To train skills competition contestants, school administrative units need to invest a great deal of manpower and resources, and instructors and contestants need to devote even more time after class to training. To arouse the interest and motivation of schools to develop skills and enthusiastically participate in competitions, the Ministry of Education also gives rewards such as offering exam-free admission to competition winners.

Construction of the Competency Indicators There have been many different methods used to construct competency indicators in education and training research. Generally, however, technical and vocational education has tended to build competency indicators based on the needs of the skills to be assessed. In this paper, the indicators were developed based on a theoretical analysis of the literature, a review of professional knowledge, industry field interviews, the Delphi method, and expert discussions and a questionnaire. To construct the final competency indicators, the qualitative and quantitative findings were combined.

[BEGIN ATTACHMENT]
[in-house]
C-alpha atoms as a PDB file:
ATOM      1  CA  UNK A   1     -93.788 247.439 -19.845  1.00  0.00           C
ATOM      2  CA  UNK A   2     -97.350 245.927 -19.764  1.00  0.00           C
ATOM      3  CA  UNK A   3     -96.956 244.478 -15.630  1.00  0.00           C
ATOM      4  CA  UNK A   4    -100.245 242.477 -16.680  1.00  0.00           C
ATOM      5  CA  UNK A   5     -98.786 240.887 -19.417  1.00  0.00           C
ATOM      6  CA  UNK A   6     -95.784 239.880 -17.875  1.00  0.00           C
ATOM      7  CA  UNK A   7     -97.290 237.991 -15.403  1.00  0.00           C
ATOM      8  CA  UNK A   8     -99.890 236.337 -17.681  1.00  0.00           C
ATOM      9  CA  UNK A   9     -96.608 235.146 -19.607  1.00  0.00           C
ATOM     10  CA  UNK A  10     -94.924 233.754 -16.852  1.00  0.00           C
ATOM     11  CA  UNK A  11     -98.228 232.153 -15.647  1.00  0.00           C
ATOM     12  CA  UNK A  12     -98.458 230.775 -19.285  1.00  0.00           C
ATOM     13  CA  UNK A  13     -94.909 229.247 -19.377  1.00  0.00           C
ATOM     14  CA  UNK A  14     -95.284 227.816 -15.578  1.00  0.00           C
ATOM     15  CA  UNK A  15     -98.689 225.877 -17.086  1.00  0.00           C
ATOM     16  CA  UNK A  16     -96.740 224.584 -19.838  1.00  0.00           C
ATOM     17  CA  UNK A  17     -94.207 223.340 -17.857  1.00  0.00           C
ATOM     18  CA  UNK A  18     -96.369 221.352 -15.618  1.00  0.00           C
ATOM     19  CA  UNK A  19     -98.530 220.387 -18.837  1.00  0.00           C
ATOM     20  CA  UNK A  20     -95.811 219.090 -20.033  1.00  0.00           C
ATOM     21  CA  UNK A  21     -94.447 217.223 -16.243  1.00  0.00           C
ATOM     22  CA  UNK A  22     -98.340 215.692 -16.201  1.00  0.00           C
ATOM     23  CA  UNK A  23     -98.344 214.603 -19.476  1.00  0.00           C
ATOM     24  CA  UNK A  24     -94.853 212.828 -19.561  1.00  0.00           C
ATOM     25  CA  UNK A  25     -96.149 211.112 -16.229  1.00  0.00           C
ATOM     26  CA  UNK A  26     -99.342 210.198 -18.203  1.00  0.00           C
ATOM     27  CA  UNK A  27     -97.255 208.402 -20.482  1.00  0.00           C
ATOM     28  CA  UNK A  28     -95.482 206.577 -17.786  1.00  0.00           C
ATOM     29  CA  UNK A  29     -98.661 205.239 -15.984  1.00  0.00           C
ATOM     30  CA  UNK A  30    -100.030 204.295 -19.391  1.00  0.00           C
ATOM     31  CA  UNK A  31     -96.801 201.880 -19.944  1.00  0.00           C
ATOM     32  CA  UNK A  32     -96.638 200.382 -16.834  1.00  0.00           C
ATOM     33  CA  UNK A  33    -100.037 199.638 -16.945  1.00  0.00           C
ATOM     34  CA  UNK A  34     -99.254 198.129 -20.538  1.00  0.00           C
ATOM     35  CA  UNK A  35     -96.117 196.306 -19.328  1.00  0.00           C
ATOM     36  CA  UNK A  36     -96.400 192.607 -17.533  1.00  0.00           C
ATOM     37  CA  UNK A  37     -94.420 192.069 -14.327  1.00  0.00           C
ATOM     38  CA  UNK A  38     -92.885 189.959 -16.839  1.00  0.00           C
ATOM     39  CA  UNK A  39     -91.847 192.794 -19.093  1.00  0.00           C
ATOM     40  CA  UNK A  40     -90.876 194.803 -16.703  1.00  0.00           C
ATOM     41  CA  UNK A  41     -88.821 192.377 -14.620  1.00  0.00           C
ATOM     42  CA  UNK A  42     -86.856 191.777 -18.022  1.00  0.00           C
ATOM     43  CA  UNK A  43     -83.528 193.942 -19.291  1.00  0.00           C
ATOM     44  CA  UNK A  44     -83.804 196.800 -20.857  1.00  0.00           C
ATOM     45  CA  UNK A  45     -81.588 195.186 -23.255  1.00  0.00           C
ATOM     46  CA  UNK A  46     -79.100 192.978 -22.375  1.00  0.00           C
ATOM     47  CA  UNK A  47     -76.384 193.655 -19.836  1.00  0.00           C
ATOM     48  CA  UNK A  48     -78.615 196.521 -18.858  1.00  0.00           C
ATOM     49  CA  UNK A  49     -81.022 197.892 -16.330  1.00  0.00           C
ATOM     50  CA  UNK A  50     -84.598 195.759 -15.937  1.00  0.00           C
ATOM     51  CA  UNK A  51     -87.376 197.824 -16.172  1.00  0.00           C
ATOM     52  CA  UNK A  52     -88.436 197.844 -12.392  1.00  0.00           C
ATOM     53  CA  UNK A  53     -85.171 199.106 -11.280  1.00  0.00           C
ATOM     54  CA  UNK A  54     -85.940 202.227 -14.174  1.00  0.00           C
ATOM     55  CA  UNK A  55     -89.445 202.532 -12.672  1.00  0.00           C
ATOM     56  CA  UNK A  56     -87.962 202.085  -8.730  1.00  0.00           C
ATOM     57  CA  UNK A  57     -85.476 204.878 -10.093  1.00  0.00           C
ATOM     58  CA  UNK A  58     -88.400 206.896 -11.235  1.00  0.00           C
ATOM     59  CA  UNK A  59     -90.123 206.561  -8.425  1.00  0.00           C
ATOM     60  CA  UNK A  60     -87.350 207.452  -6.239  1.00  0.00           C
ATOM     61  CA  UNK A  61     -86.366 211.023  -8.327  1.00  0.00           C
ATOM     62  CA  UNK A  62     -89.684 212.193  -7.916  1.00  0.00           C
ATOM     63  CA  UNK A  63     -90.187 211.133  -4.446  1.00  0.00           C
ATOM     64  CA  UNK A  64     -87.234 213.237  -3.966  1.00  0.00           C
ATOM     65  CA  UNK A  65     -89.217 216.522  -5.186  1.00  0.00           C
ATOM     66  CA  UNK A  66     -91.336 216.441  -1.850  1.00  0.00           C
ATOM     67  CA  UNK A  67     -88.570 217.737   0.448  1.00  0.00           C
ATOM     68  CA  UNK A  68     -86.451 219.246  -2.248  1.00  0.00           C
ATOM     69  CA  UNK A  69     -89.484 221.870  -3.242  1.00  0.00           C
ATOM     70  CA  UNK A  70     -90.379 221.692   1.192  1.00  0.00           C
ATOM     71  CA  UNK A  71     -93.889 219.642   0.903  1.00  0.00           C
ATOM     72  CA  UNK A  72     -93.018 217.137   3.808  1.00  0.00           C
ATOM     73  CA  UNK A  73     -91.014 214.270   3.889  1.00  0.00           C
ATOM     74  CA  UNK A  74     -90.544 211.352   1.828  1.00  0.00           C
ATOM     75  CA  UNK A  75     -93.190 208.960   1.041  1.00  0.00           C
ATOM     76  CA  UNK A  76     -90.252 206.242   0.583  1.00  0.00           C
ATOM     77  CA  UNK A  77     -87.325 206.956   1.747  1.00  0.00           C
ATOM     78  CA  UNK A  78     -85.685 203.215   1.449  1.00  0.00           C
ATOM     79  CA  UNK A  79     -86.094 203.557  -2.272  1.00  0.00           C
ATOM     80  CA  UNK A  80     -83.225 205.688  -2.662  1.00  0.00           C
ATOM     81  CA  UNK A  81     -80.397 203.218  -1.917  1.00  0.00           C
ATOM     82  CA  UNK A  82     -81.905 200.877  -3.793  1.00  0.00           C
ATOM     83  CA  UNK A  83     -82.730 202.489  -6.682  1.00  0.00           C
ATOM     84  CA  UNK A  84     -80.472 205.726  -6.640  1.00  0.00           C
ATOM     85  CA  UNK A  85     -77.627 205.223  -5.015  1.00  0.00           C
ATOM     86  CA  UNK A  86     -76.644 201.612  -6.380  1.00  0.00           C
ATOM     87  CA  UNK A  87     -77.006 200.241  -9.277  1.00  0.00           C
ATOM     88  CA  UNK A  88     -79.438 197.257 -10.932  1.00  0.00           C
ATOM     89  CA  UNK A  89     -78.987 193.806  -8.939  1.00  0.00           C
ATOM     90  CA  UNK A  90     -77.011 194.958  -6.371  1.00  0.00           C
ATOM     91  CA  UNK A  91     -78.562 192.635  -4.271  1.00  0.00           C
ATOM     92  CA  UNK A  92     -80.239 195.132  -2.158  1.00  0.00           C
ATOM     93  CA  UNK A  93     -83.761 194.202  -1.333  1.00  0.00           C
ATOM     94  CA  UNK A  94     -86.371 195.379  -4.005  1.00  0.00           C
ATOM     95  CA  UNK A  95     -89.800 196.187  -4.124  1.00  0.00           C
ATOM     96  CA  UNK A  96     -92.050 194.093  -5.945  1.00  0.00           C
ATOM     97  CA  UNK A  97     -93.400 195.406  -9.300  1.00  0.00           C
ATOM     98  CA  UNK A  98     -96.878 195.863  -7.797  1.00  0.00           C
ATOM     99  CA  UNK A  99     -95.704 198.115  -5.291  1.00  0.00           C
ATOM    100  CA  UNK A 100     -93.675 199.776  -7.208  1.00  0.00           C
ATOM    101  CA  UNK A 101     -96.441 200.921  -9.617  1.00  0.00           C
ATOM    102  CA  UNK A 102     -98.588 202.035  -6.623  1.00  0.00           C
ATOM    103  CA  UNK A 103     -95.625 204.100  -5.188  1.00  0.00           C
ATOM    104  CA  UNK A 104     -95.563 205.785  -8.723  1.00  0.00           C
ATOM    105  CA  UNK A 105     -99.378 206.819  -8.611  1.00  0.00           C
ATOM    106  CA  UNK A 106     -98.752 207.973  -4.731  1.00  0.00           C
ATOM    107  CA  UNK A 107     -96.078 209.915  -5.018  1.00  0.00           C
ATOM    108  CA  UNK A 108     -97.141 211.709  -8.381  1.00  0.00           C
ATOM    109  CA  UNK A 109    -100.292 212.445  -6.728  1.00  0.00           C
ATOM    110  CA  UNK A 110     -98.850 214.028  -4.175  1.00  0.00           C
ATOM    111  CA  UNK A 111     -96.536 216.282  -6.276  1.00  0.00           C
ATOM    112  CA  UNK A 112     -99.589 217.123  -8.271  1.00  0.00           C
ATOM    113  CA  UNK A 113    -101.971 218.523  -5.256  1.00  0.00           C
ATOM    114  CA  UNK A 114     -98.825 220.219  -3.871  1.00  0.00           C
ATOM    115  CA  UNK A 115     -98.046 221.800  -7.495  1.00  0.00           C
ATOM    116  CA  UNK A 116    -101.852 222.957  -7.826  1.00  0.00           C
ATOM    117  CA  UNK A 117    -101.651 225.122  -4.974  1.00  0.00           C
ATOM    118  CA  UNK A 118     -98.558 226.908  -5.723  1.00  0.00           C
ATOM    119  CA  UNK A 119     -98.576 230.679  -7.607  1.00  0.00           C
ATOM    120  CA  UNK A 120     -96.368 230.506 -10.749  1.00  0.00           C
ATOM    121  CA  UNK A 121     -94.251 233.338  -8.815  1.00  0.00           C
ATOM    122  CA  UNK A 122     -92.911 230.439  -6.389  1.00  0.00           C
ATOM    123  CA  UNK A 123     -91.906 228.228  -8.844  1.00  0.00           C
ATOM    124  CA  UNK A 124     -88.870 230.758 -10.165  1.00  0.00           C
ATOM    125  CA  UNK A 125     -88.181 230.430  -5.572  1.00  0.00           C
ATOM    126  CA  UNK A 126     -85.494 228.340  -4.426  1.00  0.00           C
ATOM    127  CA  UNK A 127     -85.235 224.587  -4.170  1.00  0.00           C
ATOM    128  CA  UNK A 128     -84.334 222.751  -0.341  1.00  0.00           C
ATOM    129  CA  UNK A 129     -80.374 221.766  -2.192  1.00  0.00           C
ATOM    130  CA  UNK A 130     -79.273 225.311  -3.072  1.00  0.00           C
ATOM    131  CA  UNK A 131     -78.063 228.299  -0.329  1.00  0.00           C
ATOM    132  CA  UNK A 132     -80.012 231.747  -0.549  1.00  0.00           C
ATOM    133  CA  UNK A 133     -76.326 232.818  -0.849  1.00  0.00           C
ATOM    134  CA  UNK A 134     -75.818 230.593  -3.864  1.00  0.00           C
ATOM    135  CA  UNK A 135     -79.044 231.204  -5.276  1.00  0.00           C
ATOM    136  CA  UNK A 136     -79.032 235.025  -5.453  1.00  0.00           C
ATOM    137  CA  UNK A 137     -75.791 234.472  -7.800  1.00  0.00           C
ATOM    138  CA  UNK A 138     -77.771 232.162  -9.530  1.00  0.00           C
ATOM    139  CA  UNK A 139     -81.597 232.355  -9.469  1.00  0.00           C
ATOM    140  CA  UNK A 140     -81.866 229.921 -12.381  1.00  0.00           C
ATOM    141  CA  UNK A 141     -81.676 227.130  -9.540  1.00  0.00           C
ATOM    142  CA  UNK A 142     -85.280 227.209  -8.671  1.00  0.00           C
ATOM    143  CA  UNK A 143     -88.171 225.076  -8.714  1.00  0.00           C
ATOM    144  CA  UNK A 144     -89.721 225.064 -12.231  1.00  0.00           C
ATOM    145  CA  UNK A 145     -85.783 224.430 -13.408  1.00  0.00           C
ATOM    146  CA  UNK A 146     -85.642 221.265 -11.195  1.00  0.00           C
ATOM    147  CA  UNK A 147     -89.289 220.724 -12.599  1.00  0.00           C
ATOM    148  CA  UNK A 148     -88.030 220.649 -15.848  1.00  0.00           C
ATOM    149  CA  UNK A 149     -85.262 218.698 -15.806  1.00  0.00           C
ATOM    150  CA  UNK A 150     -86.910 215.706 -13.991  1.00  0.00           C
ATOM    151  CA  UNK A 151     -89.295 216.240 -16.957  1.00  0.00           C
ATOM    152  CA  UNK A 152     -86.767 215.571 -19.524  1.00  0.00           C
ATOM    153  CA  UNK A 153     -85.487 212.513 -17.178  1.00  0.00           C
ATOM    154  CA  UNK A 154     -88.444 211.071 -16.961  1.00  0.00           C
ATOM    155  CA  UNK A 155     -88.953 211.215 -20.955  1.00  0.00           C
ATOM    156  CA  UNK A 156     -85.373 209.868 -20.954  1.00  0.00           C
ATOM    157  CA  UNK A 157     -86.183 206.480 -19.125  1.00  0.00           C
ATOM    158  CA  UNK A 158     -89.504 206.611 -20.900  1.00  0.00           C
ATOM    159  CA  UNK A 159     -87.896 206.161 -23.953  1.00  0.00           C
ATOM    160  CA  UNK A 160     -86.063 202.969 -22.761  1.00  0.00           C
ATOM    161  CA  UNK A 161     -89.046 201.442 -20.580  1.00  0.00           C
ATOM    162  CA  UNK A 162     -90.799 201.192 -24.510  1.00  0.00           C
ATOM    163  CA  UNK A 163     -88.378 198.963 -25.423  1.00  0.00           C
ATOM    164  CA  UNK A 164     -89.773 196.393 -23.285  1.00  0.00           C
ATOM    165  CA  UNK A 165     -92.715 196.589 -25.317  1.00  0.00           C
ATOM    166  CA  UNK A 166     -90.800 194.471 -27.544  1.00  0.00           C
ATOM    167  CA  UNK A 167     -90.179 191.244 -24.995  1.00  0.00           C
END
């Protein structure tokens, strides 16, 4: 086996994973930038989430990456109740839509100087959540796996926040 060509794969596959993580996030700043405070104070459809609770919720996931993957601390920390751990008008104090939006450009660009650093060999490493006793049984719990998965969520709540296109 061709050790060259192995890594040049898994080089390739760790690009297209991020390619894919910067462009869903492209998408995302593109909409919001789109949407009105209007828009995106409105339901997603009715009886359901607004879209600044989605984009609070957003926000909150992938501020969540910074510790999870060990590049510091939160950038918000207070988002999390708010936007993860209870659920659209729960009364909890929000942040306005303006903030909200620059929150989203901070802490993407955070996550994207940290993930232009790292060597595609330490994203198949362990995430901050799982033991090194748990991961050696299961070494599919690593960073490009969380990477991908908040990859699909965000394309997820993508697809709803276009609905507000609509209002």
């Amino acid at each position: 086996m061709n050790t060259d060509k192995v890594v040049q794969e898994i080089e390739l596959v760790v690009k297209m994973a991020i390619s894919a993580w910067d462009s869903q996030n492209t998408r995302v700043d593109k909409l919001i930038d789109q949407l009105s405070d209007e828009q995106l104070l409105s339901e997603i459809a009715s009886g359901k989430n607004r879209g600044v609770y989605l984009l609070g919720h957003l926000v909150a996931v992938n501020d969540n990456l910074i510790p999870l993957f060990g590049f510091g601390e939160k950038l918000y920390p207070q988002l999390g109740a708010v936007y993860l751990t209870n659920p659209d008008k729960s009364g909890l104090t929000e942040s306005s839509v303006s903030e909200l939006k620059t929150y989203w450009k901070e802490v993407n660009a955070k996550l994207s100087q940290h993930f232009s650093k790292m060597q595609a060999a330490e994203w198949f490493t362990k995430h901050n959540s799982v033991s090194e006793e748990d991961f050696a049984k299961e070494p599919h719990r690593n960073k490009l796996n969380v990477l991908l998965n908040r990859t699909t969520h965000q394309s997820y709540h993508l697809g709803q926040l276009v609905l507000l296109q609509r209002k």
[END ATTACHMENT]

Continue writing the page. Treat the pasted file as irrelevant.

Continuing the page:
As this research adopted the methods of American educational psychologist, Benjamin Bloom, for the competency indicator construction, the teaching targets were divided into three domains, namely: cognition, affection, and skills. The cognition domain refers to the development of intelligence, such as development of base concepts, understanding the underlying meanings and the content; the affection domain refers to the ideas, attitudes, and values; and the skills domain refers to technological abilities such as actual expressions and operations (Zhang, 1999). A good technological knowledge is usually one of the key factors when choosing skill contestants; however, academic performance and learning attitude are also very important. The professional competency indicators for digital electronics contestants in industrial skill competitions can be divided into three indicator categories, five facets, and 17 individual items.